Monday, 14 March 2011

Butternut squash, pine nut and sage ravioli

A few weeks ago, as I mentioned in a previous post, my partner was in Athens for business, and I was left alone in London craving souvlaki, Greek pizza and everything else that he was posting in facebook as a status update with the words "I am eating Greek X now...yuuummm". However, to make it up to me (all those hours of suffering looking at facebook photos with my friends...grrr...) he was contracted to carry back a suitcaseful of Greek treats, plus the greatest (and heaviest) of them all, my mom's ancient pasta maker.

This little gem, a Marcato Ampia, was bought sometime in the 1980s by my mom who thought it would be a trendy item of kitchenalia (things imported from Italy were a big deal at the time in the Greek culinary gadget world!), plus it might at some point help her in making filo. Yes, filo. Now, anyone who knows what filo is can guess that the experiment failed miserably, and the pasta maker (clue, the suggested use is "in the NAME" μαμά!) stayed stacked in a cupboard, miserably gathering dust over the years, as my mom proclaimed "this metal thing is rubbish, all dough stick and do not clean!" (forgive the stereotypical Greek "translation"). After having gone through dozens of cookbooks, online recipes, and Italian friends' stories, I realised that making your own fresh pasta is not a scary task, and remembered the poor old Marcato, and resuscitated it finally!

My partner might have grumbled about carrying all that weight (mom had persuaded me it weighed only 1 kilo - more like 4 that is...), but in the long term he has come to terms with the "inconvenience", as the pasta this machine makes is AMAZING! And since I paid nothing for an "antique" item, I can't even complain about the investment. Plus there's something essentially romantic about kitchen bits and pieces being passed down from generation to generation (even the unused ones!), that makes me a bit sentimental.

Anyways, so pasta machine in hand (or rather on counter - it's too heavy to carry around purposelessly) I was ready for experimentation. And what would be the first recipe? Lasagne, tagliatelle, linguine? Nah, I need more challenging stuff, with filling! Quick search in my head, quick search on the internet, and definitely butternut squash overpowered all other options. I absolutely love ravioli di zucca al burro e salvia (pumpkin and sage ravioli) and as I had some butternut squash and pine nuts, I went for a classic recipe by Rick Stein, changing a few things along the way, and getting a few invaluable tips from Italian friends.

The ravioli turned out amazing, the filling was the best one I've had (up to now my favourite shop-bought ones were the award-winning Tesco Finest Pumpkin Ravioli) and definitely was beyond compare with even the Tesco ones! If you don't have a pasta machine it's still possible to make homemade pasta, but much more effortful, and since you can buy one not too expensively, it's highly recommended. You know what goes in your pasta, it can be as fresh as your eggs, and you will choose your filling, amount of salt and everything else (I actually didn't need to put any salt at all, the parmesan is enough, which is an extra bonus!)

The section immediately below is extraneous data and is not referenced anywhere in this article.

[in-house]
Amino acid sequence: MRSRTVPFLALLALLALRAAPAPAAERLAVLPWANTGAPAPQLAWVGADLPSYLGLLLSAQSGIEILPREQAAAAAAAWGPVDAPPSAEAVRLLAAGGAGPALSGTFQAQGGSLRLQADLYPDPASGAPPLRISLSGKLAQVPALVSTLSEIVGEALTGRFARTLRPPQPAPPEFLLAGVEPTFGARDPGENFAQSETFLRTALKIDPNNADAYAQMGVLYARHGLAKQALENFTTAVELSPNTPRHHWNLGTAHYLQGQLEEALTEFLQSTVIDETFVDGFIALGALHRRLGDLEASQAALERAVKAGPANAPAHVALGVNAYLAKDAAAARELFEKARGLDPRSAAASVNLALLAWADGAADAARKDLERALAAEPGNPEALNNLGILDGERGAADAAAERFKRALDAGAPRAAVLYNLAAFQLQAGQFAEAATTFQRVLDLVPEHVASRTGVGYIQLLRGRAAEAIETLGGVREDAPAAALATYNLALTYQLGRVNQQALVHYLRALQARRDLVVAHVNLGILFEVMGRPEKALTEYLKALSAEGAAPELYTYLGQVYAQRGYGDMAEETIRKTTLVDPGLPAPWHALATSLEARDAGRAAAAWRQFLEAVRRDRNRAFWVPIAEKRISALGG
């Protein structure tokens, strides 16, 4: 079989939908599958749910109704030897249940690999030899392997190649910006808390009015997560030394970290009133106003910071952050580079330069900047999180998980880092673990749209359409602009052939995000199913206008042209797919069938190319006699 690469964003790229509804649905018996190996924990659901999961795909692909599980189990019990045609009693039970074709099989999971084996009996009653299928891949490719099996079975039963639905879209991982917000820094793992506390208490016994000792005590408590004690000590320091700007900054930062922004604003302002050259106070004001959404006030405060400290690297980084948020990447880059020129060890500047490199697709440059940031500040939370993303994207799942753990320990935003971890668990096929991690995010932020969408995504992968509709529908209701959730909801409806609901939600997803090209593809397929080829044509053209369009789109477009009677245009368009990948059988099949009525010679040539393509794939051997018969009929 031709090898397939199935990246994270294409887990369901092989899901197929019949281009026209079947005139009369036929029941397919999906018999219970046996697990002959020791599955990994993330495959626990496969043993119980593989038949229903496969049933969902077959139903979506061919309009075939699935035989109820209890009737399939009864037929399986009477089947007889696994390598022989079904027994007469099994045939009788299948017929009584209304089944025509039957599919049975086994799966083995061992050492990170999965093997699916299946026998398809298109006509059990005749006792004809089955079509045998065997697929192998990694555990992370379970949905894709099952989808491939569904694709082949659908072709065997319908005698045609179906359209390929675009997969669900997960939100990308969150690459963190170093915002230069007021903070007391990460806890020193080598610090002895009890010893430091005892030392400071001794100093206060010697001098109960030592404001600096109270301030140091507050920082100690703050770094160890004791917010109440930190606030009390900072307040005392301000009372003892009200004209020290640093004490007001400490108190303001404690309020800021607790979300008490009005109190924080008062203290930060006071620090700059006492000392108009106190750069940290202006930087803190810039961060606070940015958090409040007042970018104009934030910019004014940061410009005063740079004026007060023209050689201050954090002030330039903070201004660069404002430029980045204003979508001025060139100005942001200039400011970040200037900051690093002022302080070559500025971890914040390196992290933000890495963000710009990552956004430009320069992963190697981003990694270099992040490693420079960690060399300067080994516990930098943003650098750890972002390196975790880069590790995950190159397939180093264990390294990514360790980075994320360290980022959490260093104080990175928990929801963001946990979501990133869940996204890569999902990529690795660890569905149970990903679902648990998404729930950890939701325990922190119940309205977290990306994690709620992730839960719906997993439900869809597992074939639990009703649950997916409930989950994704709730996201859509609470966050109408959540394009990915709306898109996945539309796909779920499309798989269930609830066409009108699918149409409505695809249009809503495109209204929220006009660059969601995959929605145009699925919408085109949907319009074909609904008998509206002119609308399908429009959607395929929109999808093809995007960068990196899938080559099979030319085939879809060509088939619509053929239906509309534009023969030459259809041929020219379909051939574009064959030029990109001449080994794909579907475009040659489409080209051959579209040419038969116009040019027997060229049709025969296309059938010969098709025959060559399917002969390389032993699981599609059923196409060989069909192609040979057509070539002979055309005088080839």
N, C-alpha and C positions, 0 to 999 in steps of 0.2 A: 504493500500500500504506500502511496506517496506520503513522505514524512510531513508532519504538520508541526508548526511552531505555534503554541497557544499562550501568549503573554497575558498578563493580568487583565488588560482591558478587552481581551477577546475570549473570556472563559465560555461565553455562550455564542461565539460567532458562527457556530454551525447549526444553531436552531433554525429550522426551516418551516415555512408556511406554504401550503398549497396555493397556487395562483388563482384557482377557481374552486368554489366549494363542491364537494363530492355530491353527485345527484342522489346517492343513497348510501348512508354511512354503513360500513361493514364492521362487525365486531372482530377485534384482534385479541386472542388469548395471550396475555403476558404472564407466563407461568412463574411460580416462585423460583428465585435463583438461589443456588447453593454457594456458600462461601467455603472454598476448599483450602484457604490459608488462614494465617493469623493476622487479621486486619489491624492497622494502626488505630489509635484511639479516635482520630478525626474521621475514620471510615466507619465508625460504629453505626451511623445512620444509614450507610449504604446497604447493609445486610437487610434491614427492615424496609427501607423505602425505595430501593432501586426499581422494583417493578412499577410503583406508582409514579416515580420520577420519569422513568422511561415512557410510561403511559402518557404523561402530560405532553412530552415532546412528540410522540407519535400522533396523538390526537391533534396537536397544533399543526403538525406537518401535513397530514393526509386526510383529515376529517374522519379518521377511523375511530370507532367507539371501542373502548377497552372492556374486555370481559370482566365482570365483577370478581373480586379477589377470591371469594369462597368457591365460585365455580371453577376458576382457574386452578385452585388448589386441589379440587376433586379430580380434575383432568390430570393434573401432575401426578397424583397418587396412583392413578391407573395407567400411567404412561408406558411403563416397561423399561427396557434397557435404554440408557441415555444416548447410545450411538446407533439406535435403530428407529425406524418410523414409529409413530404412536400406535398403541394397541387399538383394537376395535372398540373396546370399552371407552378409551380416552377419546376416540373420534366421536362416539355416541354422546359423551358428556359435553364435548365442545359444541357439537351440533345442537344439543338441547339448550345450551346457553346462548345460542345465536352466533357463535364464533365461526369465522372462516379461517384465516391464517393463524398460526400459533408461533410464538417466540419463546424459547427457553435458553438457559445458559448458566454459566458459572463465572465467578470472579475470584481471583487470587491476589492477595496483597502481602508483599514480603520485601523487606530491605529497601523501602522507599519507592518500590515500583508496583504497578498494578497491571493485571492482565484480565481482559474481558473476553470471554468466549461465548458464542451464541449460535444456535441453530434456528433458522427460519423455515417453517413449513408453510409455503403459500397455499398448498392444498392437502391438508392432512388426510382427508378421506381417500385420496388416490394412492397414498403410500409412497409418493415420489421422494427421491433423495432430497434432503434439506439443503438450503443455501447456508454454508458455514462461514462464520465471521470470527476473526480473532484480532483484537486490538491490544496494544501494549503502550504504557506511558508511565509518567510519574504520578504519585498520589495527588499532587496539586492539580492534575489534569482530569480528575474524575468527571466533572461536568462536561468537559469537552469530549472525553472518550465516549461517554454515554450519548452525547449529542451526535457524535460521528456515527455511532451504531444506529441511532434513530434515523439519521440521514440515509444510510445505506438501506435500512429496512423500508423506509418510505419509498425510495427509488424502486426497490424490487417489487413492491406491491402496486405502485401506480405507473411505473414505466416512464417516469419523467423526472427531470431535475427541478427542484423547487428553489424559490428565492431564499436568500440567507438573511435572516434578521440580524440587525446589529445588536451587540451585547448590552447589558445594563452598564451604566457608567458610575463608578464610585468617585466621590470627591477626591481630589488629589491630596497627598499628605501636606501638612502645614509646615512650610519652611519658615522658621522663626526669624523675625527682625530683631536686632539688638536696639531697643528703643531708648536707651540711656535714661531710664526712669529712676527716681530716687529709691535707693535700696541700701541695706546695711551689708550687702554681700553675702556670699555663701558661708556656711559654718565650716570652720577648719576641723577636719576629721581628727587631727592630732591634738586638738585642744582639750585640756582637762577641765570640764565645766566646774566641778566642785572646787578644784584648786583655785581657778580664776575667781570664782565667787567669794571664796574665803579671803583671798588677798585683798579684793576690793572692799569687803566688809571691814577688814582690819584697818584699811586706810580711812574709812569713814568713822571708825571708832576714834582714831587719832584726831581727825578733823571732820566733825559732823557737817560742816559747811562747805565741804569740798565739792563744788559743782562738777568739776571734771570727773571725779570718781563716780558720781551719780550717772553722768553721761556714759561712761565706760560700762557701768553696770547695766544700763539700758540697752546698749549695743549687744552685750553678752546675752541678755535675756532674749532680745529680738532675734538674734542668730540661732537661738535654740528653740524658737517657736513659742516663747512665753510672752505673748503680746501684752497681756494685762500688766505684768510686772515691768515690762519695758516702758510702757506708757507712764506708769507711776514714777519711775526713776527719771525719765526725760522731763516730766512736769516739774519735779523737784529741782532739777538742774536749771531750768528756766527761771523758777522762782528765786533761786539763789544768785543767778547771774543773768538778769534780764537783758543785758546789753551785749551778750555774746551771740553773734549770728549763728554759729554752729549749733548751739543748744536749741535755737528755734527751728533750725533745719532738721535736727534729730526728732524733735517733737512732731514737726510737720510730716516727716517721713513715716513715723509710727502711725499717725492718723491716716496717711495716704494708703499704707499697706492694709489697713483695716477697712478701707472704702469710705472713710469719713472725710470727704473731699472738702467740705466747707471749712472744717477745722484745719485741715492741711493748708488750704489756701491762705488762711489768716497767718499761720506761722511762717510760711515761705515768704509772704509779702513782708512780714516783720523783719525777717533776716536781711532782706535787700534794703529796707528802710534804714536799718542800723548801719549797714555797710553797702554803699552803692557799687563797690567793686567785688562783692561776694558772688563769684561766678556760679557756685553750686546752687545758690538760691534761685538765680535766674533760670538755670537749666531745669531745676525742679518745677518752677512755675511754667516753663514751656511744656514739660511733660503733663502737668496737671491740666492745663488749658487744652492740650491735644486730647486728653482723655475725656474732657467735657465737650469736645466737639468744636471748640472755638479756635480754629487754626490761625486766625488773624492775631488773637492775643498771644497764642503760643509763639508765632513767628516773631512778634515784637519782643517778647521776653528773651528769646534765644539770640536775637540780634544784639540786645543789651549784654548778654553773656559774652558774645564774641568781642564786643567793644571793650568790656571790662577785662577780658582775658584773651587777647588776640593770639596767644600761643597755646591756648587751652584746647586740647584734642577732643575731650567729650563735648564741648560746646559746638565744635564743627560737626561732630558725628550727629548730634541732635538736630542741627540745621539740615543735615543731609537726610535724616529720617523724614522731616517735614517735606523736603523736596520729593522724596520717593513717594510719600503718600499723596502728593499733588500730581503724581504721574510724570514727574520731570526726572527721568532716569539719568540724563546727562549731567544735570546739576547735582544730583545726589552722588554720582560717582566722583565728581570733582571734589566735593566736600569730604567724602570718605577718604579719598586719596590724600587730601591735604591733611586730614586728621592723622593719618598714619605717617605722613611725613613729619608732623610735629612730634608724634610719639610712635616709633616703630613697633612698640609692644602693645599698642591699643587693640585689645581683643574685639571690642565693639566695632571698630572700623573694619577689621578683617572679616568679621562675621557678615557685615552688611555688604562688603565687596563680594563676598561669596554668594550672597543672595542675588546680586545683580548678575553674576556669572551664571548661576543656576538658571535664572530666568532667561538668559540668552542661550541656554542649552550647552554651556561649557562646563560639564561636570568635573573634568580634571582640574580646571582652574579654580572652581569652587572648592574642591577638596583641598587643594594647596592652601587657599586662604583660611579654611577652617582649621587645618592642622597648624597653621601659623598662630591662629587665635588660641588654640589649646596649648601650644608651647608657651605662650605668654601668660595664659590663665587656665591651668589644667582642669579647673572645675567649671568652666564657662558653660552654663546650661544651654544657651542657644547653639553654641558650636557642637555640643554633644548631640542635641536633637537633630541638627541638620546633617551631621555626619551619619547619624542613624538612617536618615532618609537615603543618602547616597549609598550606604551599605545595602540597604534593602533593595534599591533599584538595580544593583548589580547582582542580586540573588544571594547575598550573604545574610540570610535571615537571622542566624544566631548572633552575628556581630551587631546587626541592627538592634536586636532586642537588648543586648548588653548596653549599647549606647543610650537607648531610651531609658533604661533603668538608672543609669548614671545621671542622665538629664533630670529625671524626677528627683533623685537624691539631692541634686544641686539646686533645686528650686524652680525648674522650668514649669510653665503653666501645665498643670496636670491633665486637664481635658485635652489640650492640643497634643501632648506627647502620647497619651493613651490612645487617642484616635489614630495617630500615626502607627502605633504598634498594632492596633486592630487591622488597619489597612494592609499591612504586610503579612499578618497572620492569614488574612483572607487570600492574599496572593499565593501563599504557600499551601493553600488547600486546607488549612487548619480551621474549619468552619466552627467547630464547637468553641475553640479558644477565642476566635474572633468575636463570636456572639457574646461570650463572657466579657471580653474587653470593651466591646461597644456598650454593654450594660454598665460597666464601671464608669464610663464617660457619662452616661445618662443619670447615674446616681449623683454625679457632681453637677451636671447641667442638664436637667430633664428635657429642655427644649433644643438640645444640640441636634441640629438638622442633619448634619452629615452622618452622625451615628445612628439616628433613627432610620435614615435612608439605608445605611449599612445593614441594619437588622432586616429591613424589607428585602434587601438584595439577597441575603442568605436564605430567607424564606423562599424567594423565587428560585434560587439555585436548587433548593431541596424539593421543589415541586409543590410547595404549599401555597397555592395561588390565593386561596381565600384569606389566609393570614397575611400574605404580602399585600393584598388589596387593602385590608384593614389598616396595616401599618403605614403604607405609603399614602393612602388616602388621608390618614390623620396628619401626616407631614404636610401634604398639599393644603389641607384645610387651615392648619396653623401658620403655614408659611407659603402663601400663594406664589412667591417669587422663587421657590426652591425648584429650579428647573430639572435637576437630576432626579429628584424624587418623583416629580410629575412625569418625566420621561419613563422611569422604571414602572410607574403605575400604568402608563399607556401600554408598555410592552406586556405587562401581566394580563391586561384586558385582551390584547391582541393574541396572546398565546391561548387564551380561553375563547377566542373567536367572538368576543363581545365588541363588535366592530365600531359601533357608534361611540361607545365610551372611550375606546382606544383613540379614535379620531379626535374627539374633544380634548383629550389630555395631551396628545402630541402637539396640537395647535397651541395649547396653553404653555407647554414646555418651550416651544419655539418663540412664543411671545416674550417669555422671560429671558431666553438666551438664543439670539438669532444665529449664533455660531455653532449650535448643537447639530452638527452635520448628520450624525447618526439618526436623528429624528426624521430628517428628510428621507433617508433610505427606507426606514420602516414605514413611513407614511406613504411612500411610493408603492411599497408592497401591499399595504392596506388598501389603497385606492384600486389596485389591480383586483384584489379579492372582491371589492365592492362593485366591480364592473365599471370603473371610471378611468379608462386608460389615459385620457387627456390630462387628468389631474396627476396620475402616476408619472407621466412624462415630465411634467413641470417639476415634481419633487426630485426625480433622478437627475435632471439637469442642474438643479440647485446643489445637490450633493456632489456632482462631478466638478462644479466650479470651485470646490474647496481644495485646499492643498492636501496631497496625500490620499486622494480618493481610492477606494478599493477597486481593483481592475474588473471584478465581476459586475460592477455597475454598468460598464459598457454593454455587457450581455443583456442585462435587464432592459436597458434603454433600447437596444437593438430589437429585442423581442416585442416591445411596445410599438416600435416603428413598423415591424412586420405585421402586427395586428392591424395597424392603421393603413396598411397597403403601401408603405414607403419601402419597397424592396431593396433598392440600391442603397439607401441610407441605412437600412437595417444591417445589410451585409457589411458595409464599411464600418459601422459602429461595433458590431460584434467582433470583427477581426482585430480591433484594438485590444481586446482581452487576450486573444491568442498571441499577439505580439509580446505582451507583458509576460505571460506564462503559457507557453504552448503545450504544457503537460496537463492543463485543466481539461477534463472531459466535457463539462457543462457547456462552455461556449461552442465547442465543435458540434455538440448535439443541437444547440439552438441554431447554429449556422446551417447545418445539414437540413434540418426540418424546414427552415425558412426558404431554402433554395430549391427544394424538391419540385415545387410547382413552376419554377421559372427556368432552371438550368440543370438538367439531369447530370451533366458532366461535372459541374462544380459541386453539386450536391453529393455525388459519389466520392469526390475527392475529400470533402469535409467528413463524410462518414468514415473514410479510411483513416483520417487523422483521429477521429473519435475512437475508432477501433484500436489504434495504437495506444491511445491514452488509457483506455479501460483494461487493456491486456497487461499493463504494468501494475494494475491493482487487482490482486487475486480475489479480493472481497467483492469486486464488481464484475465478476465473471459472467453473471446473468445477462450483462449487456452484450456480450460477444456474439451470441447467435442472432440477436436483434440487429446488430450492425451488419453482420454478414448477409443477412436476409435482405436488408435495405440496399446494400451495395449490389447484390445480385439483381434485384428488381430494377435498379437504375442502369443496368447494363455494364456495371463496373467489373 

Butternut squash, pine nut and sage ravioli
Source: Dough by my Italian friend's mom and filling inspired by Rick Stein

Serves 2

For the pasta

  • 100g "00" flour
  • 1 egg
  • Big pinch of salt

For the filling

  • 200g butternut squash, cubed
  • 1 tbsp olive oil
  • A big pinch of crushed fennel seeds
  • 1 egg yolk
  • 25g grated parmesan cheese
  • A pinch of freshly grated nutmeg
  • 2-3 tbsp dried breadcrumbs
  • A pinch of salt
  • 1 tbsp toasted pine nuts
  • Freshly ground black pepper

For the sauce

  • 40g butter
  • 1 tbsp crushed dried sage leaves
  • A few parmesan shavings for topping 
  • 1 tbsp toasted pine nuts for topping
  • Freshly ground mixed peppercorns

Put the cubed butternut squash in an overproof dish, toss with the olive oil, the fennel seeds and some black pepper and roast for 30 minutes at 220°C until tender and caramelised. Cool slightly and mash with a potato masher.

Pour the flour in a bowl and make a well in the centre. Break the egg in a separate bowl, beat well and pour into the centre of the flour "well". With a fork fold in the flour gradually from the outside of the egg towards the centre, mixing well constantly until it's all incorporated, then dig in with your hands and knead until you have a smooth soft ball. If it's too sticky add a bit more flour, if it's too dry add a bit of water, but if your egg is medium sized it should all work perfectly fine. Wrap the ball of dough with cling-film and leave in the fridge to rest for at least 15 minutes.

In the meantime prepare the filling by mixing the mashed butternut squash with the rest of the ingredients in a bowl. Once the pasta has had its rest, divide it into two bits and pass each one through a pasta machine, finishing with setting No 7 (the thinnest in my pasta machine). Lay one sheet of pasta on the counter, and place small spoonfuls of the filling in regular intervals, making sure to leave some space between them for the dough to stick. Wet the dough by dipping your finger in a glass of water and rubbing "water lines" between the filling and on the edges. Cover with the second sheet of pasta, pressing down to close and stick, and then cut with a pasta cutter between the ravioli, or if you don't have one you can use a pizza wheel (that's what I did!) or a knife. Trim the ravioli if some are too big and boil for a good 6 minutes (try them to make sure they're not undercooked, it will all depend on the thickness of your pasta sheets) in well-salted water.

Melt the butter with the sage leaves in a small saucepan, drain the pasta and toss in the melted butter, topping with lots of parmesan and some black pepper.


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